There are many, many baffling things about Dumbo. Why would a circus full of oddballs and outcasts make fun of the inarguably adorable little elephant, for instance? Why is the movie at pains to clumsily shoehorn a love of “science” as Milly’s defining character trait, but for no reason, and with no consequence? Why does it feel the need to conjure up a romance in an overstuffed plot? And why do I get the distinct impression that Keaton, who positively chomps on the scenery throughout, is in an entirely different movie from Alan Arkin, playing a bigwig potential investor, who at one point jovially remarks, “This is a disaster!” while wandering through a burning landscape?

I don’t know what to tell you. Choices were made. What I know is that Dumbo isn’t entirely unpleasant to watch — on the whole, it’s probably Burton’s best since Big Fish, whatever that’s worth — and while the scenes in which the elephant takes flight around the circus tent aren’t exactly magical, they’re pretty fun.

The very existence of Dumbo, though, is far more interesting than the film itself. It’s the kind of studio film that takes on a far more interesting connotation when the culture in which it was produced is considered.

Dumbo is very cute.
Dumbo is very cute.

The subversiveness of Dumbo may be what makes it work

Dumbo is one in a long string of live-action Disney remakes, ways for the entertainment giant to more or less print piles of money for itself. The films tend to be wildly successful — 2017’s Beauty and the Beast was the second-highest grossing film of the year, behind The Last Jedi and that means this year includes not just Dumbo, but also The Lion King and Aladdin. A number of future remakes, among them Lady and the Tramp, Mulan, Pinocchio, and The Hunchback of Notre Dame, have been announced.

Of course, it’s also a way for it to reinvent its old stories for new generations. Some films, like Beauty and the Beast, stick pretty close to the beloved original, even keeping many or most of the original songs. But others (like Burton’s 2010 Alice in Wonderland remake) are more interested in rethinking the classic story from a new angle.

That didn’t work out so well for Burton in the past; his Alice was very bad, and a huge disappointment for what felt like a possibly good match between director and subject matter. Other recent adaptations he’s made (Disney or not), from Sweeney Todd to Miss Peregrine, have too often made their source material somehow less interesting, stripping out what’s eerie and great about the originals.

It’s too simple to say that this is a result of greater studio backing (and the money that comes with it). And directors aren’t obliged to stick to the style of the work they made in their early days. But it’s been a disappointment to see this from a director whose work used to feel highly original, driven by a way of seeing the world that was unique and idiosyncratic.

Michael Keaton and Danny DeVito in Dumbo.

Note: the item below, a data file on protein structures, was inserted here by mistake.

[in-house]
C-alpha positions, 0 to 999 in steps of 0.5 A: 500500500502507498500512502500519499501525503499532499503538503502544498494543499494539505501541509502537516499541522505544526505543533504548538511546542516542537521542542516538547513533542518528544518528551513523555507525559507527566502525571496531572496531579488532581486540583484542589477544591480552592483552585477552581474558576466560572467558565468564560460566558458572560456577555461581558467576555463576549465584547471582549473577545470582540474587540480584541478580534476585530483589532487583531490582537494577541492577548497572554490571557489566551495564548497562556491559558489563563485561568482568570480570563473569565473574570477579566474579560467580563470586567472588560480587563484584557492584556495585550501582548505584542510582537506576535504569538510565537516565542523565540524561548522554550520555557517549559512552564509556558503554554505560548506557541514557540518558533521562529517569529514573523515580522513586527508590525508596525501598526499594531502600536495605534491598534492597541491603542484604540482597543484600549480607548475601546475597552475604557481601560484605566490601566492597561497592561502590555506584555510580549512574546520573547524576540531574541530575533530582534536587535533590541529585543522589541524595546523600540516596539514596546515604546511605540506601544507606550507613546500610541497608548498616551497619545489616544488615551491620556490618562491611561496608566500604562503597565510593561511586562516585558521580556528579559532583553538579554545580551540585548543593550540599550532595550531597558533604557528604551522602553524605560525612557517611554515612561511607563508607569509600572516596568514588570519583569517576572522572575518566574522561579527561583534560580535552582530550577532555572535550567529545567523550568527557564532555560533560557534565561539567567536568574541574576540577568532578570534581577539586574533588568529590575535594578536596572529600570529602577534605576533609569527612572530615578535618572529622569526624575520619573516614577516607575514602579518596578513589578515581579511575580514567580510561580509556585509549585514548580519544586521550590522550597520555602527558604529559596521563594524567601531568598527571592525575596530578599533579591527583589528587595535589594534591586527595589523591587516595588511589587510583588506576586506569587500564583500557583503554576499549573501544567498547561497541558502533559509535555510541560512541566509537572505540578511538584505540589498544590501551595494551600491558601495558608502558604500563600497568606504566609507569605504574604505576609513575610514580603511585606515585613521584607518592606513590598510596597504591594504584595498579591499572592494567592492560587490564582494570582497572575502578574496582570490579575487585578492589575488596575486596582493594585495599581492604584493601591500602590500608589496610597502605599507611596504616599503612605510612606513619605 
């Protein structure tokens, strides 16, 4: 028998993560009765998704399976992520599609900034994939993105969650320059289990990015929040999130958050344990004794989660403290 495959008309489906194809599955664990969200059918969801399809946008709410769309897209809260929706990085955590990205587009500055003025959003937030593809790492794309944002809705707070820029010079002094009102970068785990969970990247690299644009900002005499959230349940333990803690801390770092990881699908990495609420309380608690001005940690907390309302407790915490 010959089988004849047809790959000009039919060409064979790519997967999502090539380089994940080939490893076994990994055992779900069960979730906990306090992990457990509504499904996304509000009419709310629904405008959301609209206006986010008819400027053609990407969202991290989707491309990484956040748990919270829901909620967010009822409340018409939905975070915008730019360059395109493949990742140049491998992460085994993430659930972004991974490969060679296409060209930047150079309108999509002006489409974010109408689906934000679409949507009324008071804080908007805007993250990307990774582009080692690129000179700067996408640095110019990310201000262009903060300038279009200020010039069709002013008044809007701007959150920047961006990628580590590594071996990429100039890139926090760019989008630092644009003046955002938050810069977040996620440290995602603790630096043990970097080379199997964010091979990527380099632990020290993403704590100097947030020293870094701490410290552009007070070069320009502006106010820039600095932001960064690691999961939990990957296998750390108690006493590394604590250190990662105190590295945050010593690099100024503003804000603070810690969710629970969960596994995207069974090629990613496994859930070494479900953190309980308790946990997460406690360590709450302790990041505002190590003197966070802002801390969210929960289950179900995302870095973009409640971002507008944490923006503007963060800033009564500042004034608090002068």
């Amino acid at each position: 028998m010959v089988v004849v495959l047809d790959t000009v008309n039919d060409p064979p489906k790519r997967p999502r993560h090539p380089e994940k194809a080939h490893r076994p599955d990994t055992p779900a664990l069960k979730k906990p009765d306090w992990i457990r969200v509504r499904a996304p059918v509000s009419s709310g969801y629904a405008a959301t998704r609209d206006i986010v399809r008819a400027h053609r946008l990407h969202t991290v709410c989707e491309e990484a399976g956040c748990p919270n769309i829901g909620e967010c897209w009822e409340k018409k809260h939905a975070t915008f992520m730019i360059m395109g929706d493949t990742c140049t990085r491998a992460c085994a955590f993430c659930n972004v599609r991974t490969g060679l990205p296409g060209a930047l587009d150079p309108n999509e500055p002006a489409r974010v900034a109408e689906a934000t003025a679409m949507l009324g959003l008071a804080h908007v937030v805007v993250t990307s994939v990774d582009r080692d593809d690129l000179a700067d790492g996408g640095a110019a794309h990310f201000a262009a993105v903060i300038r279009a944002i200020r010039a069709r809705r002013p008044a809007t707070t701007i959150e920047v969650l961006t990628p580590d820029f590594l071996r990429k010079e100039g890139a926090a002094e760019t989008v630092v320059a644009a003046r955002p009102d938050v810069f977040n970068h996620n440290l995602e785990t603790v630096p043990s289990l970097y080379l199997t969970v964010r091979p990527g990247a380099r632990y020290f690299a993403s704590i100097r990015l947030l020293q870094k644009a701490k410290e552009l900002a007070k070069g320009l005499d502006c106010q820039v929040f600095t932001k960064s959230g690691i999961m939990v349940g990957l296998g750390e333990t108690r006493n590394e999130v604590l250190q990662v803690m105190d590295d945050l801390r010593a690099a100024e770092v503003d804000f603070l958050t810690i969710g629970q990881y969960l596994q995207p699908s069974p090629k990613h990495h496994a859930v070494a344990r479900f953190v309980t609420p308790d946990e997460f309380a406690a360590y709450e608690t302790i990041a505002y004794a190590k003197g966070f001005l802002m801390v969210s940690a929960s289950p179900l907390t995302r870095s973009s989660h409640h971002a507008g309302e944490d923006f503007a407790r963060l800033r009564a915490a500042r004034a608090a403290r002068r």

Michael Keaton and Danny DeVito in Dumbo.

That’s why the plot of this new Dumbo — which involves a scrappy little circus selling out to a huge, spectacle-driven circus housed in the “Dreamland” portion of a huge, slick amusement park — seems so personal. There’s very little mercy here for the big entertainment corporation, headed by a guy who would rather burn the world than lose his powerful grip on people’s eyeballs. (At one point, Vandevere yells, “What happened to my power?!” which seems pretty on the nose.)

The drive to accumulate money, when it takes over the drive to make great art or entertainment, kills creativity and crowds out humanity and decency, Dumbo says. Turning simple joy and wonder into pure eye-popping extravaganza can only end in emptiness, in people losing their jobs and being trapped in avarice.

You can’t call it a sly critique, giving its pointed setting in a Disney-derived park. And it seems like calling your studio greedy becomes a bit less effective when the studio is paying for it. But the attempt, at least, may be exactly why Dumbo works, relative to Burton’s other recent films.

Certainly it helps that the whole cast is giving some kind of kooky performance in a different movie: DeVito’s playing a carnival barker; Farrell’s playing a romantic hero in a Western; Green is playing a French witch of some kind; Arkin is practically in a slacker flick; and Keaton is in a lathering frenzy by the end, more Joker than entertainment mogul. There’s just enough going on visually (synchronized dancers, fiery spectacles, unnecessary but pretty train montages) to keep things interesting.

You cannot tell me this isn’t lifted straight from the Magic Kingdom.
You cannot tell me this isn’t lifted straight from the Magic Kingdom.

And while the story is predictable and over-laden with subplots (some kind of cross between The Greatest Showman and The Nutcracker and the Four Realms, and maybe a dash of Mary Poppins Returns), by the end it’s justified its stay. Families will enjoy the film together, and kids will want a plushy little Dumbo (modeled on the plushy Dumbos seen in the movie being hawked from a table outside the circus, in true Disney parks style) to fly around the living room.

But setting all that aside, it’s the personal nature of the film, seemingly Burton’s self-aware explanation for his own recent work and a critique of the company that’s making this one, that makes Dumbo notable. Injecting a little subversion into the film brings back some of that outsider spirit. Burton has always been making movies about outsiders who are mocked for being different — this time, that’s an elephant. But this gets much harder to do when you’ve become the insider. With Dumbo, he’s inching, ever so slowly, back outside the tent.

Dumbo opens in theaters on March 28.